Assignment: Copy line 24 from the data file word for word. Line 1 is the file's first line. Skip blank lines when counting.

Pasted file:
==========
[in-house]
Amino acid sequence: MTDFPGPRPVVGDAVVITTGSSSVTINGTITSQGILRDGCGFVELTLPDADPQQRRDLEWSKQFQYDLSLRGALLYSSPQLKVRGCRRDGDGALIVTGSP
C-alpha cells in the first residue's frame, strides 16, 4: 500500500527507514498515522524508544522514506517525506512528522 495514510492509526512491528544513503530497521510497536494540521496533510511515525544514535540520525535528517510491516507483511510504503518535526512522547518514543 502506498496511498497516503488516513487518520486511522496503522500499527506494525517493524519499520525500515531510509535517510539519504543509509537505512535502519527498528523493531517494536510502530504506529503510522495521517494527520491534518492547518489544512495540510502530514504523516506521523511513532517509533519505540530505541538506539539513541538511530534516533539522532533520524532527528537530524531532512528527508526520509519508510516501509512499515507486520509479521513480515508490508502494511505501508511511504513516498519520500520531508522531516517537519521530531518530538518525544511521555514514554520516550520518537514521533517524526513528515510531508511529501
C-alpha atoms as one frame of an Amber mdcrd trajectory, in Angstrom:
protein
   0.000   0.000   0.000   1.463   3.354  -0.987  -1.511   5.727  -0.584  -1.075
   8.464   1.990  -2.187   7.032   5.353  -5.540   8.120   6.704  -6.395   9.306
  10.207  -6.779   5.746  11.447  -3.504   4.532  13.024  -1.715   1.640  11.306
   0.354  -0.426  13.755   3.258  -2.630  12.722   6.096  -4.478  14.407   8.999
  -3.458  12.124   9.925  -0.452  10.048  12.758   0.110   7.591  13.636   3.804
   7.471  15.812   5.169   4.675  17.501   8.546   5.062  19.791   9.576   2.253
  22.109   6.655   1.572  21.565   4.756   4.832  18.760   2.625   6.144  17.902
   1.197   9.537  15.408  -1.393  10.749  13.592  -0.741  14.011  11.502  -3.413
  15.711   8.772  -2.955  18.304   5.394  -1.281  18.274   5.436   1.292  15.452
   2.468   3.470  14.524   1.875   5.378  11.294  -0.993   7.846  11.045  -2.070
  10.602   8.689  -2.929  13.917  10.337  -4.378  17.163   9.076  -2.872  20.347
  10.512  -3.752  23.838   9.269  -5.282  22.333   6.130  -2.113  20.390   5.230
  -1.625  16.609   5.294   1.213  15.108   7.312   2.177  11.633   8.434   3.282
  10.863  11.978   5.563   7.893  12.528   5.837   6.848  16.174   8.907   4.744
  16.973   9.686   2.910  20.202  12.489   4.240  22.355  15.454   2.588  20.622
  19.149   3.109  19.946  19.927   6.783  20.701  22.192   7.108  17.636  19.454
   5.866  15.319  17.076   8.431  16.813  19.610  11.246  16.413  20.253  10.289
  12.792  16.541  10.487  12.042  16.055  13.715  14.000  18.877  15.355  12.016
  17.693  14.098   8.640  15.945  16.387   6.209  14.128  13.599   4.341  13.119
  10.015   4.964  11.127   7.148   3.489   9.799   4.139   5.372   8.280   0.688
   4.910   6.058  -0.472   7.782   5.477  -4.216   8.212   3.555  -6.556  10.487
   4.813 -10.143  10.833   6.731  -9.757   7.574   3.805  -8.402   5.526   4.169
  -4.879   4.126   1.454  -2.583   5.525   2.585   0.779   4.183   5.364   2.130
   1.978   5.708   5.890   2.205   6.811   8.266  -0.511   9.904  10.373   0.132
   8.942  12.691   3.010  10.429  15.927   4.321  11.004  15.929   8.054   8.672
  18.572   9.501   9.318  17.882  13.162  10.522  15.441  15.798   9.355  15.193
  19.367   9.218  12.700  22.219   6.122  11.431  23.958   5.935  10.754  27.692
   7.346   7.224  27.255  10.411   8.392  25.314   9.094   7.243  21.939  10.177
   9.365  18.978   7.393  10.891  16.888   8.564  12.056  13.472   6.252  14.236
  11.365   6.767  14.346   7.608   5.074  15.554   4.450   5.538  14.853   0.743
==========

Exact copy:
  17.693  14.098   8.640  15.945  16.387   6.209  14.128  13.599   4.341  13.119